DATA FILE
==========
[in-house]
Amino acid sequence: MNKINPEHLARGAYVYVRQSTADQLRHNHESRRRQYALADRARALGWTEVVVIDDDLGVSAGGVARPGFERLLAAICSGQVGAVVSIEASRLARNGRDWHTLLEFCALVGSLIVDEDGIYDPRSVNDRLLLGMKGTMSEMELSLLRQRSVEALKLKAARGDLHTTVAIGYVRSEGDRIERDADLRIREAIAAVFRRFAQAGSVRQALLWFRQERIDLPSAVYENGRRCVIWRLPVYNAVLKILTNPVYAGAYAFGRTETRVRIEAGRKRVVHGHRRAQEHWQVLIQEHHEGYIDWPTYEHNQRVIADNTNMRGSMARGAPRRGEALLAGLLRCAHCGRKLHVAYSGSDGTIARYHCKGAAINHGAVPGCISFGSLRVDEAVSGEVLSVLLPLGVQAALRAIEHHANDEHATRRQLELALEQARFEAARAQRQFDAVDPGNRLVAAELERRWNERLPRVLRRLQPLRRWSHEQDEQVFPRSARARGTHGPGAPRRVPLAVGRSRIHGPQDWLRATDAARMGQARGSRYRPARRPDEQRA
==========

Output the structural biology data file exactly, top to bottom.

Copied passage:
[in-house]
Amino acid sequence: MNKINPEHLARGAYVYVRQSTADQLRHNHESRRRQYALADRARALGWTEVVVIDDDLGVSAGGVARPGFERLLAAICSGQVGAVVSIEASRLARNGRDWHTLLEFCALVGSLIVDEDGIYDPRSVNDRLLLGMKGTMSEMELSLLRQRSVEALKLKAARGDLHTTVAIGYVRSEGDRIERDADLRIREAIAAVFRRFAQAGSVRQALLWFRQERIDLPSAVYENGRRCVIWRLPVYNAVLKILTNPVYAGAYAFGRTETRVRIEAGRKRVVHGHRRAQEHWQVLIQEHHEGYIDWPTYEHNQRVIADNTNMRGSMARGAPRRGEALLAGLLRCAHCGRKLHVAYSGSDGTIARYHCKGAAINHGAVPGCISFGSLRVDEAVSGEVLSVLLPLGVQAALRAIEHHANDEHATRRQLELALEQARFEAARAQRQFDAVDPGNRLVAAELERRWNERLPRVLRRLQPLRRWSHEQDEQVFPRSARARGTHGPGAPRRVPLAVGRSRIHGPQDWLRATDAARMGQARGSRYRPARRPDEQRA